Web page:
I believe in the power of laughter in a marriage. It’s often said that laugher is the best medicine and in my marriage, it certainly has been. Mirth has gotten us through some pretty tough times, but it has also made the rest of our life together especially wonderful.
My husband and I giggle together for a good part of every day. We say random off the wall comments, talk each other in ridiculous voices, make funny faces and tease each other about our little quirks. We find each one another hilarious and that hilarity only seems to increase the longer we are together. Just as love grows in a marriage, so too does our ability to make one another laugh!
The year we got married was a particularly tough one for us. As we planned our wedding, something we both found really stressful, we joked about what certain family members may wear to the wedding or the imaginary disgusting foods we might serve. Two months after we were married, when we dealt with my father-in-law losing battle with cancer, laughter helped us fight our tears. When that battle was lost, we depended on funny stories about my husband’s dad to help fight the pain.
When, a few years later, we returned to college as adult, full time students, we used wisecracks and sarcastic comments to help us combat test anxiety. We told stupid knock-knock jokes as food for our souls as we pulled all nighters to pull of those term papers and twenty page projects. When graduation came, we kidded about the crazy outfits we’d wear under our gowns to fight the pre-ceremony jitters.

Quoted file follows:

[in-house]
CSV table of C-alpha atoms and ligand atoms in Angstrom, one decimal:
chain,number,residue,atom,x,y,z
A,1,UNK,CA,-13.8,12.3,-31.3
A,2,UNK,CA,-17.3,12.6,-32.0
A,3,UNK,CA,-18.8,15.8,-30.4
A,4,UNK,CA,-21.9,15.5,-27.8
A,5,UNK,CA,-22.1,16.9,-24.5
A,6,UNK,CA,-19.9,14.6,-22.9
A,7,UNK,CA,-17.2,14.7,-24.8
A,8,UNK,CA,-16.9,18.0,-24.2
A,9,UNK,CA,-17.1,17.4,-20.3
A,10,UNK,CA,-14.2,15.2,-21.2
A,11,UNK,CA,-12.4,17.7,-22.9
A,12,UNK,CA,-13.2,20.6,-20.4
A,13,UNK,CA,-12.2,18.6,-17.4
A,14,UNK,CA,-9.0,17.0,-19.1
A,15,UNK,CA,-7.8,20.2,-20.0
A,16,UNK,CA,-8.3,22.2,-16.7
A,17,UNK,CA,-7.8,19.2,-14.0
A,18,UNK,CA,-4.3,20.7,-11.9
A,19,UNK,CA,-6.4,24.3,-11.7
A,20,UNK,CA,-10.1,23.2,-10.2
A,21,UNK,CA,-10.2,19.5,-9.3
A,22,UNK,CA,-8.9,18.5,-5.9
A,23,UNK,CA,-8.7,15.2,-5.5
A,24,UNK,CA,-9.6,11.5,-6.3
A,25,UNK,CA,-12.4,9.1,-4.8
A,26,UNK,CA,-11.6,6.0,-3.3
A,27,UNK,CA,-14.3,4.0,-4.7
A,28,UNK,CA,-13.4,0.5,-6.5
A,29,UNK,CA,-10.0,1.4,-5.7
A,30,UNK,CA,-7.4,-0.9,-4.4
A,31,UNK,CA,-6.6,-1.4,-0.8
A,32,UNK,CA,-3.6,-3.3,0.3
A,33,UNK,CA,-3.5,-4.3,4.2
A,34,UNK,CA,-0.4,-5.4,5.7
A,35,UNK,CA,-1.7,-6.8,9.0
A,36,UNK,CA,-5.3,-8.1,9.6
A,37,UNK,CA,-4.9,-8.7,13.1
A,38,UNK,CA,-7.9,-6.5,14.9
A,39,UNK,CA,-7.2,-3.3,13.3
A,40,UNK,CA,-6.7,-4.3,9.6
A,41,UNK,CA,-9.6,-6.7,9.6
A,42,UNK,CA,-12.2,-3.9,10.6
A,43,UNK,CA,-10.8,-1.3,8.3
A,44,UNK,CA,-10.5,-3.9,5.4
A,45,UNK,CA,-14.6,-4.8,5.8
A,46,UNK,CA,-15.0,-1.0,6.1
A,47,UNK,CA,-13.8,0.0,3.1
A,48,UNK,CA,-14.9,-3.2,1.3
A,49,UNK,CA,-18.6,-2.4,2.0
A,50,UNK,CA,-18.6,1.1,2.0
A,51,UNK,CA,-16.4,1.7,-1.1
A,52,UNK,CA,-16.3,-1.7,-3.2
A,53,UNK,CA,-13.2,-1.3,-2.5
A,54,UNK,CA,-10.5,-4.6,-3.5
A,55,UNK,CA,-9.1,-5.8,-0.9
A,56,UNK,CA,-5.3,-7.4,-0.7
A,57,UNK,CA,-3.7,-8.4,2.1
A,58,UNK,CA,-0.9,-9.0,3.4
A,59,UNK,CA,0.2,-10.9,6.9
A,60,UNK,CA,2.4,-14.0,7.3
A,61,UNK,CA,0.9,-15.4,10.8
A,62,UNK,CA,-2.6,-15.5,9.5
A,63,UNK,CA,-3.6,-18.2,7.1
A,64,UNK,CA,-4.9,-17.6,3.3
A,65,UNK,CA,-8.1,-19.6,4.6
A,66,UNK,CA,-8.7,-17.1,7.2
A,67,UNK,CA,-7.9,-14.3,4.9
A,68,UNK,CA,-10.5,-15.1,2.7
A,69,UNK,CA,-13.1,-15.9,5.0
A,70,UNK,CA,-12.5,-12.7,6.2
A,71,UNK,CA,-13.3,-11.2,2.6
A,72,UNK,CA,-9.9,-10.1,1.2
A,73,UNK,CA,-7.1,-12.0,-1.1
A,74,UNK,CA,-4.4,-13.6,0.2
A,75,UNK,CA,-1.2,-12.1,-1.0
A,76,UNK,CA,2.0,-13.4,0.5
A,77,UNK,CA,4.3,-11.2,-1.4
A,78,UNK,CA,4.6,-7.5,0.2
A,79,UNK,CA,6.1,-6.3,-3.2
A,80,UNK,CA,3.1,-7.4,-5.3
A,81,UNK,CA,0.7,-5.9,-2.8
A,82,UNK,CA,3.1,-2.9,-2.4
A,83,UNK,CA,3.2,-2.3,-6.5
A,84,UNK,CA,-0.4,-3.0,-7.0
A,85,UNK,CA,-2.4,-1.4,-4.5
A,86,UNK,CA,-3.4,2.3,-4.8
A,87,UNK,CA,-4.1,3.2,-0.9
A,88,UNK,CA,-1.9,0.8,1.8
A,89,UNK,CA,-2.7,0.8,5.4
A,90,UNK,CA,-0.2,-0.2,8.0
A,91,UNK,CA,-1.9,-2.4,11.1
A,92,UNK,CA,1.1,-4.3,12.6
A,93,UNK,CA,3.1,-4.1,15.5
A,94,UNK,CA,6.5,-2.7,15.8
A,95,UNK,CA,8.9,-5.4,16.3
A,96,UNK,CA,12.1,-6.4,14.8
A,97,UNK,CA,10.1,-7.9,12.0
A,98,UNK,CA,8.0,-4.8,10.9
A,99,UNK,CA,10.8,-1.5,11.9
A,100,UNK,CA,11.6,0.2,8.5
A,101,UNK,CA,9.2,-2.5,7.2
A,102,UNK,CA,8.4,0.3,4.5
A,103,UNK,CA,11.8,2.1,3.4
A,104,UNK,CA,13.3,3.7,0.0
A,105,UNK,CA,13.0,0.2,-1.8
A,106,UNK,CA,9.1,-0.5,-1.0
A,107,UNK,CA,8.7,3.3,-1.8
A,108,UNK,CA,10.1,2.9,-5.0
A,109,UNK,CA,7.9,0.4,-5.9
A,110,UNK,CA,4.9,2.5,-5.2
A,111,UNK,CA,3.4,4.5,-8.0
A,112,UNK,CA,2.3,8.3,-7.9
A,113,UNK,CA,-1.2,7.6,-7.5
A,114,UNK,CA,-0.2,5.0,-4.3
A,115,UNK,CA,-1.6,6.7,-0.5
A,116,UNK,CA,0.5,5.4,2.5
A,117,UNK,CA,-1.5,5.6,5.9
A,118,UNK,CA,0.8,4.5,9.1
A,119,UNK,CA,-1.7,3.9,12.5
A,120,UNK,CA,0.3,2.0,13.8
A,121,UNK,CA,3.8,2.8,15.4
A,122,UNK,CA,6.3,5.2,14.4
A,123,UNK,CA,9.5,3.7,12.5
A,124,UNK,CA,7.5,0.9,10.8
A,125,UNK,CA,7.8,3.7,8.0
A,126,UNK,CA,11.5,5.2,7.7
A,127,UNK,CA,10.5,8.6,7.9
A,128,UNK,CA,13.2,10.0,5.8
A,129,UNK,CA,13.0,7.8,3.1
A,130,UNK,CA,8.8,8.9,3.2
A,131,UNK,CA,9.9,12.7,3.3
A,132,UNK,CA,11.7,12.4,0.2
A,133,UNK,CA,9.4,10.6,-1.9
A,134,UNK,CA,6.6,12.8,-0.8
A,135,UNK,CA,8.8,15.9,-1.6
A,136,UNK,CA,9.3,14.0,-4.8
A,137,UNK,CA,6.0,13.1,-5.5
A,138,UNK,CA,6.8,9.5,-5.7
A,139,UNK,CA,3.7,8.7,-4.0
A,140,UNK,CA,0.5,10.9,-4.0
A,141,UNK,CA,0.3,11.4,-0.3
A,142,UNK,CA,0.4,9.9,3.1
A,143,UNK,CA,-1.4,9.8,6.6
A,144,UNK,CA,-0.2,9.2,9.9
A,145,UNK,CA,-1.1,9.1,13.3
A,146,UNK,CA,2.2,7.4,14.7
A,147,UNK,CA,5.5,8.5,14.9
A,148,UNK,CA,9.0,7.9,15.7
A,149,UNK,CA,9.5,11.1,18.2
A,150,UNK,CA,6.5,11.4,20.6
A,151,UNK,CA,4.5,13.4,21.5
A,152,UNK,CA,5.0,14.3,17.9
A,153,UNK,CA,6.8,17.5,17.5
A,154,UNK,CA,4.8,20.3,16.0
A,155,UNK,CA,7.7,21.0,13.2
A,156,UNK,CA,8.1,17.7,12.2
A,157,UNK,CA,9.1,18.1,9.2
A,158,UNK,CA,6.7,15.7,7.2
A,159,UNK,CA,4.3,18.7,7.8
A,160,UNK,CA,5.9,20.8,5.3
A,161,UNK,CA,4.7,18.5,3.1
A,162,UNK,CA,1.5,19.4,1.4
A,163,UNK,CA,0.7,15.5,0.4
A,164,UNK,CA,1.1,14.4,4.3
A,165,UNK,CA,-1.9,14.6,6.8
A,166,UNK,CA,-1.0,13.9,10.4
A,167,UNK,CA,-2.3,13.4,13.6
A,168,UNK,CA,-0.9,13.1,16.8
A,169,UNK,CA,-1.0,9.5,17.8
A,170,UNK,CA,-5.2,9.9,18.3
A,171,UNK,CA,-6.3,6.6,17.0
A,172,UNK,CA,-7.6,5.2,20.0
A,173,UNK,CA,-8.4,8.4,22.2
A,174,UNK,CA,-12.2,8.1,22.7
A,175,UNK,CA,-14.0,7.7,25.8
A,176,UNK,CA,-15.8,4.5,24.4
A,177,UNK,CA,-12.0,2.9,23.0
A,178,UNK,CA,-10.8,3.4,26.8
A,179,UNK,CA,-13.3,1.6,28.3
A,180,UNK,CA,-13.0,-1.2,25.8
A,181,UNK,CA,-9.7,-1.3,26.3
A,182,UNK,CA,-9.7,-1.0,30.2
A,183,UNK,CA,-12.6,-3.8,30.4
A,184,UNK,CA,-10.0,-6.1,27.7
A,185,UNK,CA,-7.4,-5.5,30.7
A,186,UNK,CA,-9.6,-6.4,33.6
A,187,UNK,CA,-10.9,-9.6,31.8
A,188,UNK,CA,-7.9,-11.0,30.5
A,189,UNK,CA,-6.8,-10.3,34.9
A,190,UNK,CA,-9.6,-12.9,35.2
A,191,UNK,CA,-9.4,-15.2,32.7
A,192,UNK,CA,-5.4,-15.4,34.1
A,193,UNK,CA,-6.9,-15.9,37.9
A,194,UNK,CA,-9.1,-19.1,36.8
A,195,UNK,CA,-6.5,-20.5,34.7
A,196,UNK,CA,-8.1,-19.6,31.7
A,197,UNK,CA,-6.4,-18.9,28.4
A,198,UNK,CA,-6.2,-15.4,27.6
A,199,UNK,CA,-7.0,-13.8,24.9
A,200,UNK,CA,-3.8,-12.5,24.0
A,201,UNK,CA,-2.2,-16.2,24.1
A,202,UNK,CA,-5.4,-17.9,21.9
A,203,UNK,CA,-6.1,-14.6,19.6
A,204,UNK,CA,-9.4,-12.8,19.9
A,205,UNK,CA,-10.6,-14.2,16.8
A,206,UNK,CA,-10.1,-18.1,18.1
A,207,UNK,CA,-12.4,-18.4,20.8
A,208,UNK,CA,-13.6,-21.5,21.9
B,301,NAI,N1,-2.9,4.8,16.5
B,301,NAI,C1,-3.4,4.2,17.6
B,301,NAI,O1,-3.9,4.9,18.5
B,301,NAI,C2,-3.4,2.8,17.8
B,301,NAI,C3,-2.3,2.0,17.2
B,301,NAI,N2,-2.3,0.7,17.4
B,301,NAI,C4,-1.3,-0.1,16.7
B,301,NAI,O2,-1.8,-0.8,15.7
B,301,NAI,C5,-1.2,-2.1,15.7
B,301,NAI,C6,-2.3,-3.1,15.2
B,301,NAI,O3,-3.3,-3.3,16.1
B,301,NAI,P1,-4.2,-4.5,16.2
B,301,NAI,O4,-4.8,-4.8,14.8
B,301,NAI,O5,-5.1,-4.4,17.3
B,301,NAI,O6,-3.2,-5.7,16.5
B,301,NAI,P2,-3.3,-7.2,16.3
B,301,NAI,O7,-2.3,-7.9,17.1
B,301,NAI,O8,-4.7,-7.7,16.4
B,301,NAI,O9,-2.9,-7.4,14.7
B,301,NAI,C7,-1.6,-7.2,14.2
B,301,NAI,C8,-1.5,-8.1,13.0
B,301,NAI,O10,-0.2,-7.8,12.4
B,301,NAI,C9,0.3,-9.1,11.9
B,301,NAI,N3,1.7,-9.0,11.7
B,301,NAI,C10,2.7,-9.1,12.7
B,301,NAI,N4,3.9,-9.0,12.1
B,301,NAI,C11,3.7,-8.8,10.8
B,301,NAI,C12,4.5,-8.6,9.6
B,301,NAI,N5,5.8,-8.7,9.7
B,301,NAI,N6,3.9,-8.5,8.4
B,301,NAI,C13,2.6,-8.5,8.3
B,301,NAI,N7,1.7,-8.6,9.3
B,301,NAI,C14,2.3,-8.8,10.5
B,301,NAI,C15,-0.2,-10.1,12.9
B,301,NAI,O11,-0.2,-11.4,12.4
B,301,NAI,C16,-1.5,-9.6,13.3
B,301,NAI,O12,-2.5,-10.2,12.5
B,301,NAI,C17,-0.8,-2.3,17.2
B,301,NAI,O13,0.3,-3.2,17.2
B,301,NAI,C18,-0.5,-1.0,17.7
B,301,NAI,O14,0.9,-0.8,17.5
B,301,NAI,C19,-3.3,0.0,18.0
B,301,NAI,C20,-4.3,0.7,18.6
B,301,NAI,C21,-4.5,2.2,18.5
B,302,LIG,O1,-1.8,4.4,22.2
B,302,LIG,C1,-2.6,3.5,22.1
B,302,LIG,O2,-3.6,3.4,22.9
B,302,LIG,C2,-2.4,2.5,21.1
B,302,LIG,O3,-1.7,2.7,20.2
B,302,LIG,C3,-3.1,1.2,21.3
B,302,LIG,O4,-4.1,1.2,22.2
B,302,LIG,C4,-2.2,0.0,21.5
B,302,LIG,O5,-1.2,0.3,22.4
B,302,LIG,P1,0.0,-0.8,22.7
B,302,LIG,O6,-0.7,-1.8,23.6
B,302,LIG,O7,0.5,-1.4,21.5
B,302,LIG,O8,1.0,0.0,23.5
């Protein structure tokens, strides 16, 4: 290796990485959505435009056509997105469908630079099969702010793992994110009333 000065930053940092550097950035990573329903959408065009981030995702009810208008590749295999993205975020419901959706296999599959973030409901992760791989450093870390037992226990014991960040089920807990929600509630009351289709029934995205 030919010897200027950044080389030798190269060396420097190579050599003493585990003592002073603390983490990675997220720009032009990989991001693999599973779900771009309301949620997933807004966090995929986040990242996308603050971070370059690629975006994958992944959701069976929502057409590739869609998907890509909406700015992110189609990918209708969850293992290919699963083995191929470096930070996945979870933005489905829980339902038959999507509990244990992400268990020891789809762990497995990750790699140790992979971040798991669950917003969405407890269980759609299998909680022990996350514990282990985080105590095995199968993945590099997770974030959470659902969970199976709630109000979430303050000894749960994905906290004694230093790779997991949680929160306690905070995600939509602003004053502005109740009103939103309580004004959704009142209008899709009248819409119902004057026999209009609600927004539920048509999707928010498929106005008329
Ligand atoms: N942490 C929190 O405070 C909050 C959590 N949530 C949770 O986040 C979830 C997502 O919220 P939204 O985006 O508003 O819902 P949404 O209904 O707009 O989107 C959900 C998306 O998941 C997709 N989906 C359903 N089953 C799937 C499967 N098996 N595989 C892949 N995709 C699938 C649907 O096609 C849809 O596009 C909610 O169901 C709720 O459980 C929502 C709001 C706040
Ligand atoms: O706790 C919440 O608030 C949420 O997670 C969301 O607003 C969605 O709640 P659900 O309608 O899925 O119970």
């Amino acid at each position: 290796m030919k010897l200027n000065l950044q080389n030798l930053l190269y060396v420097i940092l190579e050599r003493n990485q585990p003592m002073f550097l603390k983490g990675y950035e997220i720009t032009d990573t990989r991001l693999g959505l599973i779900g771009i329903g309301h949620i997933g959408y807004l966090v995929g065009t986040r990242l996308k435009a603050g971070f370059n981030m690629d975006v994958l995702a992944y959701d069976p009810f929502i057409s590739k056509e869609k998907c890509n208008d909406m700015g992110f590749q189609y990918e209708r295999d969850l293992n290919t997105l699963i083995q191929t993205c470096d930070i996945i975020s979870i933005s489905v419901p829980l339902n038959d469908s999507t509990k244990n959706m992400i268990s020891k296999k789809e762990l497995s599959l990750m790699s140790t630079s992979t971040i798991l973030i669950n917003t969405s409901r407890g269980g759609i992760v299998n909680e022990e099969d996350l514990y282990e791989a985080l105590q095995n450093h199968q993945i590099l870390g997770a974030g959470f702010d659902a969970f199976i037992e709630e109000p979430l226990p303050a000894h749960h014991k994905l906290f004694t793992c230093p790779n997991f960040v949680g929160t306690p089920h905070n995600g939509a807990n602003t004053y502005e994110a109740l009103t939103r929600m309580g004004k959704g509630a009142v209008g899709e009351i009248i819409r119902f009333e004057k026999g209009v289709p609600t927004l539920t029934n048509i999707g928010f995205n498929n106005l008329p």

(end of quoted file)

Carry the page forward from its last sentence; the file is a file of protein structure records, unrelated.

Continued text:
My husband’s quirky sense of humor has the power to make me laugh, anytime, anywhere. He knows where my funny buttons are and he takes immense joy in pushing them. He can make me laugh until I snort when he makes his monkey face. He can crack me up when I’m depressed by making up bizarre stories. He knows when I need that; he knows what my medicine is.
My husband is also endlessly entertained by my offbeat sense of humor too. If he’s down in the dumps, he count on me to do my awful impression of an Irish jig or my sad version of break dancing, both to music that only I can hear in my head… When we’re riding in the car, he can expect that I will sing him rambling, senseless songs that will, no doubt, be delivered very off key. He knows that on demand, I will grant him one of my many impressions of things like a superhero pose or the famous sumo wrestler.
It’s a great joy and comfort to both of us to be able to laugh so much. To know how much delight it’s brought us and it’s gotten us through so much, makes us look forward to the future, knowing that no matter what’s out there, we make it through, one laugh at a time.
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